SOPhiA 2018

Salzburgiense Concilium Omnibus Philosophis Analyticis

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Programme - Talk

Epistemic Internalism and Testimonial Justification
(Epistemology, English)

According to epistemic internalists, facts about justification supervene upon one's internal reasons for believing certain propositions. Epistemic externalists, on the other hand, deny this. More specifically, externalists think that the supervenience base of justification isn't exhausted by one's internal reasons for believing certain propositions. In the last decade, the internalism-externalism debate has made its mark on the epistemology of testimony. The proponent of internalism about the epistemology of testimony claims that a hearer's testimonial justification for believing that p supervenes upon his internal reasons for thinking that the speaker's testimony that p is true. Recently, however, several objections have been raised against this view.
In this paper, I present a novel argument providing intuitive support for internalism about the epistemology of testimony. The argument is analogous to Lehrer and Cohen's (1983) New Evil Demon Scenario, but instead of focusing on perceptual beliefs, it focuses on testimonial beliefs. It presents a scenario involving a pair of epistemic agents who share the same internal reasons, but who differ with respect to external conditions like reliability and truth. Moreover, the agents appear to be equally justified in believing the same propositions. And the best explanation for why this should be so is that the facts about testimonial justification supervene upon one's internal reasons, or so I will argue.
I also defend the argument against three objections offered by Wright (2016a; 2016b) in a couple of recent papers. According to the first objection, justification is the same as Plantinga-warrant, and since the agents in my argument differ with respect to Plantinga- warrant, they also differ with respect to justification. My response is that this objection begs the question against the internalist by assuming (without argument) that justification is an externalist condition -- namely, that it is Plantinga-warrant. According to the second objection, responding in the manner above by denying that justification is Plantinga-warrant devalues justification insofar as it detaches it from knowledge. My response is that the objection fails since (i) the internalist still can say that justification is closely attached to knowledge insofar as it is a necessary condition of it, and (ii) that justification can be valuable as a means to satisfying some other (epistemic) property.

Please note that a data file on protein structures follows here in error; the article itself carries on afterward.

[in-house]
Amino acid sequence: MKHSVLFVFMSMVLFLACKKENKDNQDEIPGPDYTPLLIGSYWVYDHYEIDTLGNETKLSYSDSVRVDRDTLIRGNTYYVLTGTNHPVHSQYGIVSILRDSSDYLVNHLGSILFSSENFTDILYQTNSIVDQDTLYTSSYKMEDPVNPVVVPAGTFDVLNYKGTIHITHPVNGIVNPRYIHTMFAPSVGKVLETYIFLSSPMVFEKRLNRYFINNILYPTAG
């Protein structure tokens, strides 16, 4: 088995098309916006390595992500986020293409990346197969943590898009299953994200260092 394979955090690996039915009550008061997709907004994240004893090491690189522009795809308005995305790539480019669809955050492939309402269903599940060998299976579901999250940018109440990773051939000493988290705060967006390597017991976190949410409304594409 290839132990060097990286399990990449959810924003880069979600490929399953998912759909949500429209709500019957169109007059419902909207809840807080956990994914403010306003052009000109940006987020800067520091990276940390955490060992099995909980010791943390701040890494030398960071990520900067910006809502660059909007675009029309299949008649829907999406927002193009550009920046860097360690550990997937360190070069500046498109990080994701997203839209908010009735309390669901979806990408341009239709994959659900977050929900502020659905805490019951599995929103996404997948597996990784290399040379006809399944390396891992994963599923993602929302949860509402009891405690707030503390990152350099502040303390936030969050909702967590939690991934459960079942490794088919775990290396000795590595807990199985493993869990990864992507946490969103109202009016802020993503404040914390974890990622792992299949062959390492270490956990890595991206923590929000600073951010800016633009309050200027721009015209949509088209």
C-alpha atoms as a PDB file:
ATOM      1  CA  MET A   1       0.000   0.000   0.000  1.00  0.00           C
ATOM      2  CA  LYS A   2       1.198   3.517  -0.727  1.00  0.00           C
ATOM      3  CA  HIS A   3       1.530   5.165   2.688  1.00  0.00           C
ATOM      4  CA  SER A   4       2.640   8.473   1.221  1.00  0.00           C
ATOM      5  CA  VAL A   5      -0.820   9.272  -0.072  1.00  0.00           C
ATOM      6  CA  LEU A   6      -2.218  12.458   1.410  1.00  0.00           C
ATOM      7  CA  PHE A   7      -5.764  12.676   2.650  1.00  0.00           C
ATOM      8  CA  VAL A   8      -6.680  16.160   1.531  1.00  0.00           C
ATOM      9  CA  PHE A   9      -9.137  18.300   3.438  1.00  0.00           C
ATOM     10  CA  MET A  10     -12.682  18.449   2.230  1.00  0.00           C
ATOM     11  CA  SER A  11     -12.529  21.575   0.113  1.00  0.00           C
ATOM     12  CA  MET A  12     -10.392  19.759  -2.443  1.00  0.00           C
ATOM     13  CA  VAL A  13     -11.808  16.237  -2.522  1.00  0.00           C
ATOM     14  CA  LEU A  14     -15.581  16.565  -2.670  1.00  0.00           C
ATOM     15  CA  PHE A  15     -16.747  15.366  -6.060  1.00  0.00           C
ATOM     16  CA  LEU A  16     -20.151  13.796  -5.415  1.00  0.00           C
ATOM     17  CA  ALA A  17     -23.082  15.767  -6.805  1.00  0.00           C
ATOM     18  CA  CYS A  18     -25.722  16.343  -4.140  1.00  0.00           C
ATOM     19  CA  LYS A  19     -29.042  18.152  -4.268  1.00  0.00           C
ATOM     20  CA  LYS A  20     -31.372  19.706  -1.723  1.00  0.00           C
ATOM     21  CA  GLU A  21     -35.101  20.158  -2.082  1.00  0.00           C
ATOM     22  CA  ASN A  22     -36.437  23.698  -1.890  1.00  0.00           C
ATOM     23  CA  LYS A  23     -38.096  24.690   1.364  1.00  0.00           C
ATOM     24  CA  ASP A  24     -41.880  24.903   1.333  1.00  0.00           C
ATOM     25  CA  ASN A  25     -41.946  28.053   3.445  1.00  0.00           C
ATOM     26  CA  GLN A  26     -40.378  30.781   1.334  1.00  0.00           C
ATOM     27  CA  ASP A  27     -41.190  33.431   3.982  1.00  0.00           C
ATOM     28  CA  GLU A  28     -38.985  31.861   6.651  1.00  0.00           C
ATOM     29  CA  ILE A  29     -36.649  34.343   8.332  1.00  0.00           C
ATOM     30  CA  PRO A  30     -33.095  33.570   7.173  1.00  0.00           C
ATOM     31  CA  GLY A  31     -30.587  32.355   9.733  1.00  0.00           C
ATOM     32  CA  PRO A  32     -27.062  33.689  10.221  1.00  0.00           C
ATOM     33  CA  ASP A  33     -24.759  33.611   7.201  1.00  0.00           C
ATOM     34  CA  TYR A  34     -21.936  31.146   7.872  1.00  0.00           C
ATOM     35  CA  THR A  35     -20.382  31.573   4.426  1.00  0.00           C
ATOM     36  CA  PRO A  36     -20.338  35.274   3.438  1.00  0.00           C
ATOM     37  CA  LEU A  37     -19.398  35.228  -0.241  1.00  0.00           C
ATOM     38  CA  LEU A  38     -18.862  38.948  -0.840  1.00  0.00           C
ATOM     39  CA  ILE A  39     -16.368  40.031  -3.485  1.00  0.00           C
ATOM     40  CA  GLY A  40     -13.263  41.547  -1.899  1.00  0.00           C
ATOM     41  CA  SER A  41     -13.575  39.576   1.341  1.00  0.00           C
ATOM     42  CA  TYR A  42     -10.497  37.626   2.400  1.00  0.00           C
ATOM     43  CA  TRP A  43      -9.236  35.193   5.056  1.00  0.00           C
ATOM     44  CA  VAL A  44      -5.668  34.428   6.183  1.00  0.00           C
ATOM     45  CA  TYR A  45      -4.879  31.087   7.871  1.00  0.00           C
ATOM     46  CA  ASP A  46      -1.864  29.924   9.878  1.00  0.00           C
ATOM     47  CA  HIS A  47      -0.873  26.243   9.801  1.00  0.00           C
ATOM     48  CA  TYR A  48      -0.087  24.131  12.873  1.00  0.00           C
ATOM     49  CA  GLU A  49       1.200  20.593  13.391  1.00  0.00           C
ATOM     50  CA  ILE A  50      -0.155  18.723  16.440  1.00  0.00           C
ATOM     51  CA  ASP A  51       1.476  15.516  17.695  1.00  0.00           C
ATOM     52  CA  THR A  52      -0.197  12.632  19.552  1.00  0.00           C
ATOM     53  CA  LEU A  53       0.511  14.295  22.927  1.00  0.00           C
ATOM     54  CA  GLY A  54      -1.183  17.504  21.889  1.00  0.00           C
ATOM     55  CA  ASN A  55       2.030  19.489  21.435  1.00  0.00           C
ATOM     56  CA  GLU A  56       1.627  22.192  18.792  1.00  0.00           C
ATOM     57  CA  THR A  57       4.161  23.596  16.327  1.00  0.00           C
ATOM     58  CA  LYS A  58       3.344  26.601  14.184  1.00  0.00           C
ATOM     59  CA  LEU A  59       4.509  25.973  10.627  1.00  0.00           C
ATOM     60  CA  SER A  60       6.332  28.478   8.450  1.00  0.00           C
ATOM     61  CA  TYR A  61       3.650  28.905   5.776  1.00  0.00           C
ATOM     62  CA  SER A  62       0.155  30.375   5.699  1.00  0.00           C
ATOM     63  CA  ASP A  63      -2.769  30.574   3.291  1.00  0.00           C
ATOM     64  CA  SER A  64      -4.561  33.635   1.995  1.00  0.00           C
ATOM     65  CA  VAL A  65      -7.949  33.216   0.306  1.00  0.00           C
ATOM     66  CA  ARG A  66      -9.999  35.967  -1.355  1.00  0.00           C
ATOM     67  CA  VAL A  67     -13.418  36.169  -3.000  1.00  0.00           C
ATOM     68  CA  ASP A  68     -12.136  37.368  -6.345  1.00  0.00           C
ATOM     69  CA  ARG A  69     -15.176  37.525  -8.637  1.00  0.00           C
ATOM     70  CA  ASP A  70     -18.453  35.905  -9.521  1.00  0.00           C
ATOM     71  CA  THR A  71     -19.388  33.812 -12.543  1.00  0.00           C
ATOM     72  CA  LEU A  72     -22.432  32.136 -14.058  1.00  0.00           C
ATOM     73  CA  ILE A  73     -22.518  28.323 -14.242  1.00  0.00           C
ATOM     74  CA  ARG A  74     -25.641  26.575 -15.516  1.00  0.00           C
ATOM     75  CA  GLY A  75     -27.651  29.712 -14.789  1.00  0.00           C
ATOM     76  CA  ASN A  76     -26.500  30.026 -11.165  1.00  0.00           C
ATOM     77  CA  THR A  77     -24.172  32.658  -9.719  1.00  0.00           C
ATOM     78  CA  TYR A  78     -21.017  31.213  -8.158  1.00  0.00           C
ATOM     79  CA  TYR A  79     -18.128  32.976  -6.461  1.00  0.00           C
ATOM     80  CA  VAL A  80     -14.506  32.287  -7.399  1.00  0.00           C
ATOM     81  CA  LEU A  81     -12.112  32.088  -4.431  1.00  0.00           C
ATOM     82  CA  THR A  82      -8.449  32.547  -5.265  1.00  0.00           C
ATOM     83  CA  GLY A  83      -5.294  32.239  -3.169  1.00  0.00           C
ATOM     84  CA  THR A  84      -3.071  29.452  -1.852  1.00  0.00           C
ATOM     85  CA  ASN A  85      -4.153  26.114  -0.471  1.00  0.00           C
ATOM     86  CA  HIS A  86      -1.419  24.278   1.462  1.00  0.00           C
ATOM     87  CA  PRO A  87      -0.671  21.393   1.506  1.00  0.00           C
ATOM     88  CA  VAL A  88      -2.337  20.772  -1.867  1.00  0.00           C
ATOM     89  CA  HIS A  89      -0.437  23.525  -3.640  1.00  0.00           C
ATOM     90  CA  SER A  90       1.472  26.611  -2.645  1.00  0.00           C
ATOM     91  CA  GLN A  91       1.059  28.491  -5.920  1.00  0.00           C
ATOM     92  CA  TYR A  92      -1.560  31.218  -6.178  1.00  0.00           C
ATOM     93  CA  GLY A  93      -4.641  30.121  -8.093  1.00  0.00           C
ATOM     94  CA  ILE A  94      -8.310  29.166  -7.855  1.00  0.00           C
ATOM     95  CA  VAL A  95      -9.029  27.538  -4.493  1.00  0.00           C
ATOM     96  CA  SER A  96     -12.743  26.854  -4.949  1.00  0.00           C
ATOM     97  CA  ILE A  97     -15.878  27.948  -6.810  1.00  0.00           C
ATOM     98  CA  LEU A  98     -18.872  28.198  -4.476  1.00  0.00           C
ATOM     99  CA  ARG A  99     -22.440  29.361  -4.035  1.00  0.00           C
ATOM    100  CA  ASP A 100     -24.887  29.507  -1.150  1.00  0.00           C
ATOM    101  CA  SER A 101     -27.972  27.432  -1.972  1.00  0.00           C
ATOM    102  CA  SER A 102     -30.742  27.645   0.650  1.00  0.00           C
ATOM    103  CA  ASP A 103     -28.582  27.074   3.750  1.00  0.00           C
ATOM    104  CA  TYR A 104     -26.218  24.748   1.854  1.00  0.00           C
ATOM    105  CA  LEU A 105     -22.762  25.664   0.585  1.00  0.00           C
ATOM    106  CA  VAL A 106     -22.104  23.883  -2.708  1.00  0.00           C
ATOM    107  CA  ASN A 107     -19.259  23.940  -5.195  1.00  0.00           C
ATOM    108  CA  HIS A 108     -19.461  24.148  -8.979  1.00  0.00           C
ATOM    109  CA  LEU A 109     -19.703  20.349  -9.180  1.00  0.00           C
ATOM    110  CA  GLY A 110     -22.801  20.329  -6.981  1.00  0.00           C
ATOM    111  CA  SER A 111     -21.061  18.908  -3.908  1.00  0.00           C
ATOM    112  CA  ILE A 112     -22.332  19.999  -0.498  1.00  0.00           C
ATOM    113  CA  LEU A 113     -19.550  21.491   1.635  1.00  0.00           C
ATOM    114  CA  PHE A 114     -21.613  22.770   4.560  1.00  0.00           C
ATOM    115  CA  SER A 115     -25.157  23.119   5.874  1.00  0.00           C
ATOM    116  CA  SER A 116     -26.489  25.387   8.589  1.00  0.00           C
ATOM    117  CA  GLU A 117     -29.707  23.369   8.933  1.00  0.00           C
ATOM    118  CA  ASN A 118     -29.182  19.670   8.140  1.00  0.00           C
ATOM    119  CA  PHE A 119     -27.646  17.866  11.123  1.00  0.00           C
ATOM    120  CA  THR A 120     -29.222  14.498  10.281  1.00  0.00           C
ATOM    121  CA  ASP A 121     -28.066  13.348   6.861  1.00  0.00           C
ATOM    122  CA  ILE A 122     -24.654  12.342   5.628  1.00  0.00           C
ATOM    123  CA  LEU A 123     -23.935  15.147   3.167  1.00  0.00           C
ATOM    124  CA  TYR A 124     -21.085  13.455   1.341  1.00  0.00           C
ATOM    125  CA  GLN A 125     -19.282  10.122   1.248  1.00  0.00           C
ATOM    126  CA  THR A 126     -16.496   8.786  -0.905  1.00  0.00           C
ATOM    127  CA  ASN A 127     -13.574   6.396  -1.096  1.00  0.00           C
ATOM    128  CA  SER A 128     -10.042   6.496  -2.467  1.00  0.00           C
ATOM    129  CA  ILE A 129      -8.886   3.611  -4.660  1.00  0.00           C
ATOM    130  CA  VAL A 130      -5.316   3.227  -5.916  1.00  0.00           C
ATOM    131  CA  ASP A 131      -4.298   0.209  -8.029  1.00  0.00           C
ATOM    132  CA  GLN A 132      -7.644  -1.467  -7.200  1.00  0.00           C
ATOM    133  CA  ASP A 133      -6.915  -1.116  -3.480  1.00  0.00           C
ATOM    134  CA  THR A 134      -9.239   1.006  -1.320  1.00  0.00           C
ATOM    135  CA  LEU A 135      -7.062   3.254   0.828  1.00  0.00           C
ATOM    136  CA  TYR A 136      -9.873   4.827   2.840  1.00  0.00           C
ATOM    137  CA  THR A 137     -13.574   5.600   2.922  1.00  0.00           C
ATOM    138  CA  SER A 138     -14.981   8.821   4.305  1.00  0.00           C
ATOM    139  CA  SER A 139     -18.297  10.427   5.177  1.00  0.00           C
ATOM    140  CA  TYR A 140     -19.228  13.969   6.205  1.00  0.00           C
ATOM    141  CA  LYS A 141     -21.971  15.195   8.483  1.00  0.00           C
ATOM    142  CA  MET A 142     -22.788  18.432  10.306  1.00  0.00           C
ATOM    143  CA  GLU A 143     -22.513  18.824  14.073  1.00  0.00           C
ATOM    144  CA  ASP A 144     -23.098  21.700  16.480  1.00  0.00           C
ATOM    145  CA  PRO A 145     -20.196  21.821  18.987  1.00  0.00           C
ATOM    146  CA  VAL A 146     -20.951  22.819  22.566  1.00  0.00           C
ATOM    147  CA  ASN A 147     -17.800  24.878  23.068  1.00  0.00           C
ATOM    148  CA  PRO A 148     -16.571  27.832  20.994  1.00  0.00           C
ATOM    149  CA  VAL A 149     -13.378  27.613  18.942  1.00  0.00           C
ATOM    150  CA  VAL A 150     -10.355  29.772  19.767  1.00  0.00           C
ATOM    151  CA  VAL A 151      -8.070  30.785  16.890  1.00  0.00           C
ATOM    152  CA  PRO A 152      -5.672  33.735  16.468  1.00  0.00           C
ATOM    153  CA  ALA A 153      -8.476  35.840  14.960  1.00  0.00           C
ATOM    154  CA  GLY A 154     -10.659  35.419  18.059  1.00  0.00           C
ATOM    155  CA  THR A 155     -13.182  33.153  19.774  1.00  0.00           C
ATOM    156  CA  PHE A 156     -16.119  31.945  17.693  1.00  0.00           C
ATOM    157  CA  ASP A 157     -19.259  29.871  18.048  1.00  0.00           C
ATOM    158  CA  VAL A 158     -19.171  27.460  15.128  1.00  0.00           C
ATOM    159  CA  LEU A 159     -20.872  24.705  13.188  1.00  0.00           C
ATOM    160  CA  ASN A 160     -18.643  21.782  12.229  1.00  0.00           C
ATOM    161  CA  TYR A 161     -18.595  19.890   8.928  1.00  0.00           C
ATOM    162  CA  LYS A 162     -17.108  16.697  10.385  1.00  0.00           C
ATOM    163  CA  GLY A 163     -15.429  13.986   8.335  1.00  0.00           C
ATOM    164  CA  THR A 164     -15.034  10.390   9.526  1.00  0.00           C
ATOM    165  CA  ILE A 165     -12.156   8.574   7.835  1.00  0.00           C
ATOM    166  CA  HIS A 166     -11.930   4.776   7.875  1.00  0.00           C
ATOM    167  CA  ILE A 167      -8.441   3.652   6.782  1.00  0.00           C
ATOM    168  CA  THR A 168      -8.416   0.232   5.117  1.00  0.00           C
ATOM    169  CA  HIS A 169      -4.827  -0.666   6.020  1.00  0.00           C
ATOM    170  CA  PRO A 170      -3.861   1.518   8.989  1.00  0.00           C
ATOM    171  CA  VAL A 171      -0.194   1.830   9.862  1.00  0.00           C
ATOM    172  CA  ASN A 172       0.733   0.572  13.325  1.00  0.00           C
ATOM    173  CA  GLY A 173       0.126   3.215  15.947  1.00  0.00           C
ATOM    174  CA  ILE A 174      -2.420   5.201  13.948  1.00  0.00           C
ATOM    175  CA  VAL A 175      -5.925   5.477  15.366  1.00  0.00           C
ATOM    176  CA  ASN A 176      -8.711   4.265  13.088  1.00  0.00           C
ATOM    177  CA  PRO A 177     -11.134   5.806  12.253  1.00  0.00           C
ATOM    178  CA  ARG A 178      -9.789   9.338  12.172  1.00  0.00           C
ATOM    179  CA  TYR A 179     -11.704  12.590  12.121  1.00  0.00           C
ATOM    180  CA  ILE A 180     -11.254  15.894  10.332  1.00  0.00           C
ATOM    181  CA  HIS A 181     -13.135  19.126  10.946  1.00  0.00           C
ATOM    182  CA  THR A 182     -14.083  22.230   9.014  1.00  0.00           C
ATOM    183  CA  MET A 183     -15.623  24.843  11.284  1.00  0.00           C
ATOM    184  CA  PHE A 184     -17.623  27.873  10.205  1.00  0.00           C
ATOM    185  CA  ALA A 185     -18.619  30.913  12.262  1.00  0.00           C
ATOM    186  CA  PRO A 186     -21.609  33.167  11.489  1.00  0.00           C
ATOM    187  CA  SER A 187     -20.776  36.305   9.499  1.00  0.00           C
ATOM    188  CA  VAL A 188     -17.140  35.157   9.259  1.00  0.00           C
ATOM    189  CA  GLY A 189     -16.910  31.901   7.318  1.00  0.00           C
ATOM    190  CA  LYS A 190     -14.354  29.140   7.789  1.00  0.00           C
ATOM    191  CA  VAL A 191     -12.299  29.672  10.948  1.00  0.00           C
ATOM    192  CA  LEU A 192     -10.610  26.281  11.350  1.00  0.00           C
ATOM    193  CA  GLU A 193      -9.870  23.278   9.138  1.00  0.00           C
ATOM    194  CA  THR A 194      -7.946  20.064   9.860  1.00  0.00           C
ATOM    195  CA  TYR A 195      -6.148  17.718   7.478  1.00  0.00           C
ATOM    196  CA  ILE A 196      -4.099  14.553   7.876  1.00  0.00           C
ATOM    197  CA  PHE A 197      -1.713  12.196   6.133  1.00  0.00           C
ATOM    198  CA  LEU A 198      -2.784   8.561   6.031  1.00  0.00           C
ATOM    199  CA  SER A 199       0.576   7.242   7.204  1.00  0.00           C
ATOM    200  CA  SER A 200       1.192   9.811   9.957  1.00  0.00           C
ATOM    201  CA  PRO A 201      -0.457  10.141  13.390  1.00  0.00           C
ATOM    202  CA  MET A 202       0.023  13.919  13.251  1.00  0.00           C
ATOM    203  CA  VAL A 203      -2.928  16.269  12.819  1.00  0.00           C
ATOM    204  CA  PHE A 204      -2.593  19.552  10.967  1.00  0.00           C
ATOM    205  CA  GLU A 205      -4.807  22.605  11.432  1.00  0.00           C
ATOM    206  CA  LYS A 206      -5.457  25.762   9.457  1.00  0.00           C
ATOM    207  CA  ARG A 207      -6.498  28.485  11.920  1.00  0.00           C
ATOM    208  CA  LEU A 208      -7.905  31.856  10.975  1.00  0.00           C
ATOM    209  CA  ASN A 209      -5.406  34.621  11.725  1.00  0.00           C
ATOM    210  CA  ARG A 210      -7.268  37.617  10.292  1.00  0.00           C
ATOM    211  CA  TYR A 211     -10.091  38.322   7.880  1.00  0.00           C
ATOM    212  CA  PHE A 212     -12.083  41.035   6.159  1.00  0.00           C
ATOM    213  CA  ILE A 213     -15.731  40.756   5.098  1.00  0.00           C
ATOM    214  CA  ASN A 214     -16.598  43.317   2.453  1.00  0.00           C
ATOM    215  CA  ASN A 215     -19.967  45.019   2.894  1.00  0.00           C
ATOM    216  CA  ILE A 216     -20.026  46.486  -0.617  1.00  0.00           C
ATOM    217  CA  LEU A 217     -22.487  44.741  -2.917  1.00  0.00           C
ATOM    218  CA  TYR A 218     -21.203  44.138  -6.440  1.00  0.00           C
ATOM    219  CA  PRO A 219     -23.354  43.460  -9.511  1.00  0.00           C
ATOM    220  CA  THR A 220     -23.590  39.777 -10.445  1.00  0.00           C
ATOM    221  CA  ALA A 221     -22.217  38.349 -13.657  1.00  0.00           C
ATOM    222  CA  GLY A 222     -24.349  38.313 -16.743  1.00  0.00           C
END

According to the third objection, internalism about testimonial justification isn't able to account for our intuitions about certain cases involving circular testimony. My response is that the cases under consideration are underdescribed, and when the necessary details are in place they actually provide intuitive support for internalism. The upshot of my discussion is that external conditions do make an epistemic difference when it comes to our testimonial beliefs, but that they cannot make any difference with respect to their justificatory status -- i.e., they are justificationally irrelevant.

Chair: Victoria Lavorerio
Time: 17:40-18:10, 12 September 2018 (Wednesday)
Location: SR 1.004

Jonathan Egeland Harouny 
(Stockholm University, Sweden)

I did my B.A. and M.A. in philosophy at the University of Bergen. Now I work as an Early Stage Researcher (i.e., PhD student) at Stockholm University. My work is primarily in epistemology, where I focus on topics having to do with rationality and justification.

Testability and Meaning deco